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‘Nesting’ takes the physical separation out of legal separation

In the modern economy, “nesting” has an entirely different meaning. With the dismal housing climate still influencing the decisions of many New York parents, a growing number of couples are continuing to live together even though they are in the midst of legal separation or divorce. Although this arrangement may buck traditional divorce trends, couples who are using the format say they are better prepared to manage their family’s child custody needs; instead of investing in two homes, they are living in one. Spouses can continue living in the home while enjoying their own separate spaces, which avoids upheaval for kids and provides additional financial security.

Among the downsides of divorce and legal separation is, of course, the negative economic impact. Separated members of a couple find themselves paying for two sets of their traditional amenities; sharing is admittedly easier and cheaper. Children can benefit from legal separation that involves nesting because their parents are better prepared to deal with financial crises.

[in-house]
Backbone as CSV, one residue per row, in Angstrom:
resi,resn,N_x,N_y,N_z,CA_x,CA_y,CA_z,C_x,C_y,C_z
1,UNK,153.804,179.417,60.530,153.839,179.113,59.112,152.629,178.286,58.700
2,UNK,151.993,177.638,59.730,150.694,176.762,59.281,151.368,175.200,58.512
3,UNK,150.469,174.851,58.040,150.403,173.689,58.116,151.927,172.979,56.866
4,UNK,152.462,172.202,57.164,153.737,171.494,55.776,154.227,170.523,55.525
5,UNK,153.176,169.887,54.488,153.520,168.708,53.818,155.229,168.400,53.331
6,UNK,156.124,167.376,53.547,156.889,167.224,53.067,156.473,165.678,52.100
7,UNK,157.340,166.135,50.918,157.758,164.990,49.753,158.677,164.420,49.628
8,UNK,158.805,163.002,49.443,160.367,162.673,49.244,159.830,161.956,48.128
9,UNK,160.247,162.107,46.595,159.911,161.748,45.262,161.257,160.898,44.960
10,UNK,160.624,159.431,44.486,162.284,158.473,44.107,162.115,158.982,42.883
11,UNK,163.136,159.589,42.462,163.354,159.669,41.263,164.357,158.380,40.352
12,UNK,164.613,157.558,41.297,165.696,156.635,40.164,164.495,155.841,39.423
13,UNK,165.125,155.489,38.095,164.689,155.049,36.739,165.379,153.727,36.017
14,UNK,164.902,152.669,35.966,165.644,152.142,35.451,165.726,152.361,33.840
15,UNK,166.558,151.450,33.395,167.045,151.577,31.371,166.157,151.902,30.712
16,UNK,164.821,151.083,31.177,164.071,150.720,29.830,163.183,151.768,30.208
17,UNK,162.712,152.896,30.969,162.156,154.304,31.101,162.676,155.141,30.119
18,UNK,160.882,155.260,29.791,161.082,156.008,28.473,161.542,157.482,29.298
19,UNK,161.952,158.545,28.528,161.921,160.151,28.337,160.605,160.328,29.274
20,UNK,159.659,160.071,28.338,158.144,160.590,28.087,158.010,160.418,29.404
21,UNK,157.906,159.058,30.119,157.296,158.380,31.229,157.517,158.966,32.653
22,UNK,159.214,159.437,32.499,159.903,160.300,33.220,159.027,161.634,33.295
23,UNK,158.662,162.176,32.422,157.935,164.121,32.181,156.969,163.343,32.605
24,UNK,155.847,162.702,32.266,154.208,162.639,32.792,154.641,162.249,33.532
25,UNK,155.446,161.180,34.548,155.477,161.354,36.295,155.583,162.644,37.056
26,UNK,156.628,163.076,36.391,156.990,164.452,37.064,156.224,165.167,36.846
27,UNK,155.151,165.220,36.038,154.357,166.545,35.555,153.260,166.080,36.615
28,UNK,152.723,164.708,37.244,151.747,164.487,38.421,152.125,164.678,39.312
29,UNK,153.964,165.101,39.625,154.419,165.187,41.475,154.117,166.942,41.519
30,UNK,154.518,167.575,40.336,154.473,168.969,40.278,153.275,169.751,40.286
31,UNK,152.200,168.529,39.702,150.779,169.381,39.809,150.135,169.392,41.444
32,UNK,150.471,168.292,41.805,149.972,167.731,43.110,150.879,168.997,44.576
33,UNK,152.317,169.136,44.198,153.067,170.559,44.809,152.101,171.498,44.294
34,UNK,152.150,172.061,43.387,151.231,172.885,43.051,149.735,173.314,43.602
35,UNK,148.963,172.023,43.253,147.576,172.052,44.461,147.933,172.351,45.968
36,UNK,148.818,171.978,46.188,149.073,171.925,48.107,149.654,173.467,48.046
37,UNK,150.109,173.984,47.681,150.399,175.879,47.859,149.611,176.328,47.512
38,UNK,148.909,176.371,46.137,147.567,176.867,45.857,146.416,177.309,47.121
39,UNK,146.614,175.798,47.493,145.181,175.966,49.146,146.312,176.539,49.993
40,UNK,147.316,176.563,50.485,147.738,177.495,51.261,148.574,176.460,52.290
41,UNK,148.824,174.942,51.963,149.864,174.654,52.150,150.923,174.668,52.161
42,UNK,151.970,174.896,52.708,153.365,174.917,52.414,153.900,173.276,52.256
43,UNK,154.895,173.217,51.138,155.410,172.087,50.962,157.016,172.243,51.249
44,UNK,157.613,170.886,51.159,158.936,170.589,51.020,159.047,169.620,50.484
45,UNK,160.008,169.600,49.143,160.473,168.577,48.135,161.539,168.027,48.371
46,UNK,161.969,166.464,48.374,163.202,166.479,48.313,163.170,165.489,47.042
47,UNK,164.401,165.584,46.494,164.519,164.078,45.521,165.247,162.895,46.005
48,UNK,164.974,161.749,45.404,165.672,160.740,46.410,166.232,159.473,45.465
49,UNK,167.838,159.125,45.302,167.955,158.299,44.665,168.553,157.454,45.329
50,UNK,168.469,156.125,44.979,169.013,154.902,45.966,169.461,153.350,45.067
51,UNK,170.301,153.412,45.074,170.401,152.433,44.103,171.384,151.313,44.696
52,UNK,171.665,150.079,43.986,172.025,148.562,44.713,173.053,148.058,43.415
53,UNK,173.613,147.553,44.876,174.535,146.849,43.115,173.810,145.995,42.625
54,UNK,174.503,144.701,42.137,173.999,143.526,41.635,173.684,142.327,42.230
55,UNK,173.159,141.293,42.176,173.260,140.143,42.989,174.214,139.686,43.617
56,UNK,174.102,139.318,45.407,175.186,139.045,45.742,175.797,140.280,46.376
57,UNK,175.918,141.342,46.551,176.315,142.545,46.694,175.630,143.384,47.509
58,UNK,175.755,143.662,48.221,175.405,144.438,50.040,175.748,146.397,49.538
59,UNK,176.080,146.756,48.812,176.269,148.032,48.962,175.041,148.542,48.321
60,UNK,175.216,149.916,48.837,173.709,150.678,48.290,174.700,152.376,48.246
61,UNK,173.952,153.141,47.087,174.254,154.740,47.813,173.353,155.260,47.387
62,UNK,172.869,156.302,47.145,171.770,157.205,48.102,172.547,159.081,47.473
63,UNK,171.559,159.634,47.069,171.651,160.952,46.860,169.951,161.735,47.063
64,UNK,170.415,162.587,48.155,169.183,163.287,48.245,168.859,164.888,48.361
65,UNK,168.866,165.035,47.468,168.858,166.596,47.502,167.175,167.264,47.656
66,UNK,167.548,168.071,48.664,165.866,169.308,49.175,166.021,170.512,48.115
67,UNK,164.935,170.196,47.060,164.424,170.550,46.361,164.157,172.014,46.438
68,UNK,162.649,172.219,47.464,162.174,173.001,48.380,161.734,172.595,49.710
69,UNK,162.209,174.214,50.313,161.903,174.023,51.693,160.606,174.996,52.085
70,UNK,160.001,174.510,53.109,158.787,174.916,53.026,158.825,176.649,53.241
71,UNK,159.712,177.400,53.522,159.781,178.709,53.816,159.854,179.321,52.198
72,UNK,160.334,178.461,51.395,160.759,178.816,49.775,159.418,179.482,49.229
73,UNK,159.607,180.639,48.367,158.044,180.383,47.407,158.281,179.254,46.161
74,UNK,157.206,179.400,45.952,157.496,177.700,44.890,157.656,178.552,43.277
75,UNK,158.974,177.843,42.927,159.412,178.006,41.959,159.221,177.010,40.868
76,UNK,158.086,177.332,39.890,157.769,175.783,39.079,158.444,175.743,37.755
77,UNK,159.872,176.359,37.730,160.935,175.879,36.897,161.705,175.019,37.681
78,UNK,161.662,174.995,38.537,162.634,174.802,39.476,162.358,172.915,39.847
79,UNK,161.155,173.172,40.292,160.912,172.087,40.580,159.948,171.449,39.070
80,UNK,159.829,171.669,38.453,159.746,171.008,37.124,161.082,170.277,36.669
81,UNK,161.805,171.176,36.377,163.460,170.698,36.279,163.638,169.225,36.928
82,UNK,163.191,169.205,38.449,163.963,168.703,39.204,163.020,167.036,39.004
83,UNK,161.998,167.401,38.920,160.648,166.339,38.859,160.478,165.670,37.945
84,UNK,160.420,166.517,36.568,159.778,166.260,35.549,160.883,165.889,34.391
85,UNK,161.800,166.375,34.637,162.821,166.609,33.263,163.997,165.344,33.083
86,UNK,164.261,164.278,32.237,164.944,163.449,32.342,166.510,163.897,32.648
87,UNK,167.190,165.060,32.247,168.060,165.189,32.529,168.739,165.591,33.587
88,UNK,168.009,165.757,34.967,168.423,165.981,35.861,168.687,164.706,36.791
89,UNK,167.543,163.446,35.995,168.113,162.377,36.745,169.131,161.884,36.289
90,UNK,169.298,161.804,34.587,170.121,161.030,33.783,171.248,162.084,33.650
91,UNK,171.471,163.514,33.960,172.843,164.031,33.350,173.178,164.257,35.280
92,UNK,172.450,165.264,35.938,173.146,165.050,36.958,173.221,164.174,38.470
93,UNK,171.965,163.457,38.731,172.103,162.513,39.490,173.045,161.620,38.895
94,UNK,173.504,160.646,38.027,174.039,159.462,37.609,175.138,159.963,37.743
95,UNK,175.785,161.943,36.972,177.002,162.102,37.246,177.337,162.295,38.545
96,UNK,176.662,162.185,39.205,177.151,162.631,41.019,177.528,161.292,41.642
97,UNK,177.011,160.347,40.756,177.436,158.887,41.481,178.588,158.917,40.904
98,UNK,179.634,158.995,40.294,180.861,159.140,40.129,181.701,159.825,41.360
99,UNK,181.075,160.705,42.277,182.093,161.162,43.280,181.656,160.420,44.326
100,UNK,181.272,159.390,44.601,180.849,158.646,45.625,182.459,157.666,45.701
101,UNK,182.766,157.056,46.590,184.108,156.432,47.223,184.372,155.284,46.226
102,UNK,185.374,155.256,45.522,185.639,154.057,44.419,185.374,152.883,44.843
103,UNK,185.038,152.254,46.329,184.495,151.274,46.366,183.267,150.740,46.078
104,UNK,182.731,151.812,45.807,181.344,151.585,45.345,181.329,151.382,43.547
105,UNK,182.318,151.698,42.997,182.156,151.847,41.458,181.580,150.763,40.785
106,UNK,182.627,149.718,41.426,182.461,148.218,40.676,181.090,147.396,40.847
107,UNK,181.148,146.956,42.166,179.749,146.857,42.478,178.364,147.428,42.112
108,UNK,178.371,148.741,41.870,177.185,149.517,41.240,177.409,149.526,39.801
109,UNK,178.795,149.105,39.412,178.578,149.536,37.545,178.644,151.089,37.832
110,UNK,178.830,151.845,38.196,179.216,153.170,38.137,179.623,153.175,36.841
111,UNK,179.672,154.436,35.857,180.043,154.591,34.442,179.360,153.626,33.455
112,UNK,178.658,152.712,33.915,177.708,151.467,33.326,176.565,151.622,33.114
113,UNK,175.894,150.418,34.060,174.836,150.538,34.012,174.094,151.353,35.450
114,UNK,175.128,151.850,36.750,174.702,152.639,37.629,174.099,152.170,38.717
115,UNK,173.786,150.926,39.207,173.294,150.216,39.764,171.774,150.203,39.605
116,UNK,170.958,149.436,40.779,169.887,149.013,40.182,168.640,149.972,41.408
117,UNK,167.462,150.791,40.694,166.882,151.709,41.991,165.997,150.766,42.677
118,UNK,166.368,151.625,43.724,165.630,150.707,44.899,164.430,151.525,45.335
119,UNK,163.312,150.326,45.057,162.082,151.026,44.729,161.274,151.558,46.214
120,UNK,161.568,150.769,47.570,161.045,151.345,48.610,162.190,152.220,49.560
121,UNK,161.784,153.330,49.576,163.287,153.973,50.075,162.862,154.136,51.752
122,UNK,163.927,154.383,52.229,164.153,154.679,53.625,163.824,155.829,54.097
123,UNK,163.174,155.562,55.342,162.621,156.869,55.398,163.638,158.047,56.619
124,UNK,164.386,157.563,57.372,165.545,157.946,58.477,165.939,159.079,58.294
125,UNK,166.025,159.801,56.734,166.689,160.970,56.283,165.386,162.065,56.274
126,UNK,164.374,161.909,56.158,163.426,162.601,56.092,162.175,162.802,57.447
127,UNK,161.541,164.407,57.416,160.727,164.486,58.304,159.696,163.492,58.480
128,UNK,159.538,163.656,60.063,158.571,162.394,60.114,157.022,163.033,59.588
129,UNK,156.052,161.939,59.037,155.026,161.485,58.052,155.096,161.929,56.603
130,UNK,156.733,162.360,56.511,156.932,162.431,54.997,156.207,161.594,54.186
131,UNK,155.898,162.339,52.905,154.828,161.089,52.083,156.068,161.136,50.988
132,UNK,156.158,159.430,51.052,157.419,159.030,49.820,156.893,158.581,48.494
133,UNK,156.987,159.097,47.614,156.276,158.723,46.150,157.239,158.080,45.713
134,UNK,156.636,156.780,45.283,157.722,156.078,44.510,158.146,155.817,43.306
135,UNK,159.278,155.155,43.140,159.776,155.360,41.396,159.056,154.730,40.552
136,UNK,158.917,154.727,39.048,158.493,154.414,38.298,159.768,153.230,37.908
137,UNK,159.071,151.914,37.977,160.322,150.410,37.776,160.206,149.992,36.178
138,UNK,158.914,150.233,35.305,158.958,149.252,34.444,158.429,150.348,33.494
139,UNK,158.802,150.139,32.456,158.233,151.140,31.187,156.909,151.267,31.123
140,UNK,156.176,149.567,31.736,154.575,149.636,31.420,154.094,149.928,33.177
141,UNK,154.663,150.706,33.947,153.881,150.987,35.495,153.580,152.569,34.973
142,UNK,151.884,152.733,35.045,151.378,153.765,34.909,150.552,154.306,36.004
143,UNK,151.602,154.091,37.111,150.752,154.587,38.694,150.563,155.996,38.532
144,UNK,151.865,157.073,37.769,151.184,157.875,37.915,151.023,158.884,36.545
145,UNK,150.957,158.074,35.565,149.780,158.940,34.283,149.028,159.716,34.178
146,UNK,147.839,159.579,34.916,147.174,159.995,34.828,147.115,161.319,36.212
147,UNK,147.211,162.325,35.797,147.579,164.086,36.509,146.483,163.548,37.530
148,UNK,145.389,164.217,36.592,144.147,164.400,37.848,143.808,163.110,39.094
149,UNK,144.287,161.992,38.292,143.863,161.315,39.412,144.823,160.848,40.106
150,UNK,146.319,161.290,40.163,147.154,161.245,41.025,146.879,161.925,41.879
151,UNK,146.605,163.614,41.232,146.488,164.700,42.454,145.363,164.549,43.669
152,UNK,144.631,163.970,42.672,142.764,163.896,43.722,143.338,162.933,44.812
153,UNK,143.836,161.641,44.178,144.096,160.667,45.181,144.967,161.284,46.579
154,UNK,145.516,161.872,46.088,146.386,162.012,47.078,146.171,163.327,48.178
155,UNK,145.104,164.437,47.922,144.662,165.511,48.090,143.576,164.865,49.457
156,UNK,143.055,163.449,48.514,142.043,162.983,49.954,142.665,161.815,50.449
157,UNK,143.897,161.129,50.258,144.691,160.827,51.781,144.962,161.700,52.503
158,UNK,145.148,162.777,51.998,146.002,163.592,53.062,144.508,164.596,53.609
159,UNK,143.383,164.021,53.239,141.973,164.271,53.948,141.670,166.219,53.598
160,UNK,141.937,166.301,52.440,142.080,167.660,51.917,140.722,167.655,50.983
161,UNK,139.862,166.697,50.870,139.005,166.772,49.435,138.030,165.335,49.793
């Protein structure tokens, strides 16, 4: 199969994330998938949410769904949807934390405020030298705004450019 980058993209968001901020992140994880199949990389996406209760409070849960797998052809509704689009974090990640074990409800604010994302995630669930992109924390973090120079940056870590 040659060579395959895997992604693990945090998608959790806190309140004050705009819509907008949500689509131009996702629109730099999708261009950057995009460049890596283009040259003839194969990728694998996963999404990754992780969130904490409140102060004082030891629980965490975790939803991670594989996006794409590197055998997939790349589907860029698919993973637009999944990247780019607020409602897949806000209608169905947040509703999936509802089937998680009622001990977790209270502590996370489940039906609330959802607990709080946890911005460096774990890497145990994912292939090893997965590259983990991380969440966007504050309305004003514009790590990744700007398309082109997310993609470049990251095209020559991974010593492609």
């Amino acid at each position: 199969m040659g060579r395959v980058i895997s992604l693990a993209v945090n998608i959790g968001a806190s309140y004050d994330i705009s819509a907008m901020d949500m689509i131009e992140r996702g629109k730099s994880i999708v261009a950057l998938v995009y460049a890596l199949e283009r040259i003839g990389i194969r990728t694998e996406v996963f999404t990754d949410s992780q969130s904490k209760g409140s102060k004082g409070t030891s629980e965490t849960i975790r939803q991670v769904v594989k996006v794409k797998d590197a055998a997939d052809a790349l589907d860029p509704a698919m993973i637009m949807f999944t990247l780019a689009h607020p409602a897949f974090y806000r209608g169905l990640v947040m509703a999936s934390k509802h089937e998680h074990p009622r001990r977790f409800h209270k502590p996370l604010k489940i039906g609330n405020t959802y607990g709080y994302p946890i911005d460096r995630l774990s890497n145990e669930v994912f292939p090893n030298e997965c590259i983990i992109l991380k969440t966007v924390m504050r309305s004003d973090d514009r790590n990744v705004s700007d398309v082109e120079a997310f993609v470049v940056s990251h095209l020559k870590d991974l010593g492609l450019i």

Further, children benefit from being able to stay in the home in which they have been reared. After all, the children did not choose the divorce, say divorce experts – the parents did. Why should their children be punished by being forced to relocate away from their friends, schools and neighborhoods. This middle ground allows parents to separate but still remain involved in their children’s lives. It removes the need for “staying together for the sake of the children,” according to many family advocates. Co-parenting arrangements may be easier to administer in this situation as well.

It is important to remember that many of those who choose to “nest” are legally separated – what they experience is not divorce. The key to surviving such cohabitation, according to experts, is good communication. Parents must set clear boundaries for their own behavior, and they should approach the relationship with an attitude similar to that of a business partner.

Couples who think nesting might suit their needs may benefit from the expertise of a qualified family attorney, who can help them learn more about the implications and benefits of legal separation. Those professionals can give couples more information about their legal rights and child custody options.

Source: The Boston Globe, “Separated but living under one roof — for now” Kara Baskin, Dec. 25, 2013